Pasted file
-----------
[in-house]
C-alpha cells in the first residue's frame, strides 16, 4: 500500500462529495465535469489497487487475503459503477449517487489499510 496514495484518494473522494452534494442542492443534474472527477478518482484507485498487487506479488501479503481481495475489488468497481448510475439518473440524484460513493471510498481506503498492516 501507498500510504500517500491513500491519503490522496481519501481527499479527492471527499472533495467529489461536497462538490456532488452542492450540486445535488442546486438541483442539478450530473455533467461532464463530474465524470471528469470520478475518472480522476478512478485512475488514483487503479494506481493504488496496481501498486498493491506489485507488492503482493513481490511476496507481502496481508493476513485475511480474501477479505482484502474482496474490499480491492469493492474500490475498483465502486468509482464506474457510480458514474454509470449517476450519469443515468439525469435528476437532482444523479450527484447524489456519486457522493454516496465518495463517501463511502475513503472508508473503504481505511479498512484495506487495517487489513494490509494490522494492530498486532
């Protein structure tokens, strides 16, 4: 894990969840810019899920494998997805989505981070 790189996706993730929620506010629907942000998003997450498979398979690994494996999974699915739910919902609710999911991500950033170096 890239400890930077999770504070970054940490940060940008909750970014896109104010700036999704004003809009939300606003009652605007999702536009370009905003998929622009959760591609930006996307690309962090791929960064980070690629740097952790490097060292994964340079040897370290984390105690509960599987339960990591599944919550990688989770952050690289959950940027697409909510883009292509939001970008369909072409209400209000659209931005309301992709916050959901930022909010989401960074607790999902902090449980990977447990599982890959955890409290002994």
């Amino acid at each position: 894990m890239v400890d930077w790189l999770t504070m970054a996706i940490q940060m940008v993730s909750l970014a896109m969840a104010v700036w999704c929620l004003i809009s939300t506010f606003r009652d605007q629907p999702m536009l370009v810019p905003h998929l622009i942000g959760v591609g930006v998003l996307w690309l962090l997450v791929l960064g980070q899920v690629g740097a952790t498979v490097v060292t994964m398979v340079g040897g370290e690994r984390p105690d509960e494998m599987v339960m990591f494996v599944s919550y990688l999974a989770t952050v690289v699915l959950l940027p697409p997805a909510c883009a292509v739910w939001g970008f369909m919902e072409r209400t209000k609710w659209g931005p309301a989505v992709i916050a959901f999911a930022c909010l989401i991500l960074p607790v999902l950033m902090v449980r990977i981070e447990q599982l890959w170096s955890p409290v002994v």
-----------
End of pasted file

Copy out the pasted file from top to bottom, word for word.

[in-house]
C-alpha cells in the first residue's frame, strides 16, 4: 500500500462529495465535469489497487487475503459503477449517487489499510 496514495484518494473522494452534494442542492443534474472527477478518482484507485498487487506479488501479503481481495475489488468497481448510475439518473440524484460513493471510498481506503498492516 501507498500510504500517500491513500491519503490522496481519501481527499479527492471527499472533495467529489461536497462538490456532488452542492450540486445535488442546486438541483442539478450530473455533467461532464463530474465524470471528469470520478475518472480522476478512478485512475488514483487503479494506481493504488496496481501498486498493491506489485507488492503482493513481490511476496507481502496481508493476513485475511480474501477479505482484502474482496474490499480491492469493492474500490475498483465502486468509482464506474457510480458514474454509470449517476450519469443515468439525469435528476437532482444523479450527484447524489456519486457522493454516496465518495463517501463511502475513503472508508473503504481505511479498512484495506487495517487489513494490509494490522494492530498486532
């Protein structure tokens, strides 16, 4: 894990969840810019899920494998997805989505981070 790189996706993730929620506010629907942000998003997450498979398979690994494996999974699915739910919902609710999911991500950033170096 890239400890930077999770504070970054940490940060940008909750970014896109104010700036999704004003809009939300606003009652605007999702536009370009905003998929622009959760591609930006996307690309962090791929960064980070690629740097952790490097060292994964340079040897370290984390105690509960599987339960990591599944919550990688989770952050690289959950940027697409909510883009292509939001970008369909072409209400209000659209931005309301992709916050959901930022909010989401960074607790999902902090449980990977447990599982890959955890409290002994």
């Amino acid at each position: 894990m890239v400890d930077w790189l999770t504070m970054a996706i940490q940060m940008v993730s909750l970014a896109m969840a104010v700036w999704c929620l004003i809009s939300t506010f606003r009652d605007q629907p999702m536009l370009v810019p905003h998929l622009i942000g959760v591609g930006v998003l996307w690309l962090l997450v791929l960064g980070q899920v690629g740097a952790t498979v490097v060292t994964m398979v340079g040897g370290e690994r984390p105690d509960e494998m599987v339960m990591f494996v599944s919550y990688l999974a989770t952050v690289v699915l959950l940027p697409p997805a909510c883009a292509v739910w939001g970008f369909m919902e072409r209400t209000k609710w659209g931005p309301a989505v992709i916050a959901f999911a930022c909010l989401i991500l960074p607790v999902l950033m902090v449980r990977i981070e447990q599982l890959w170096s955890p409290v002994v």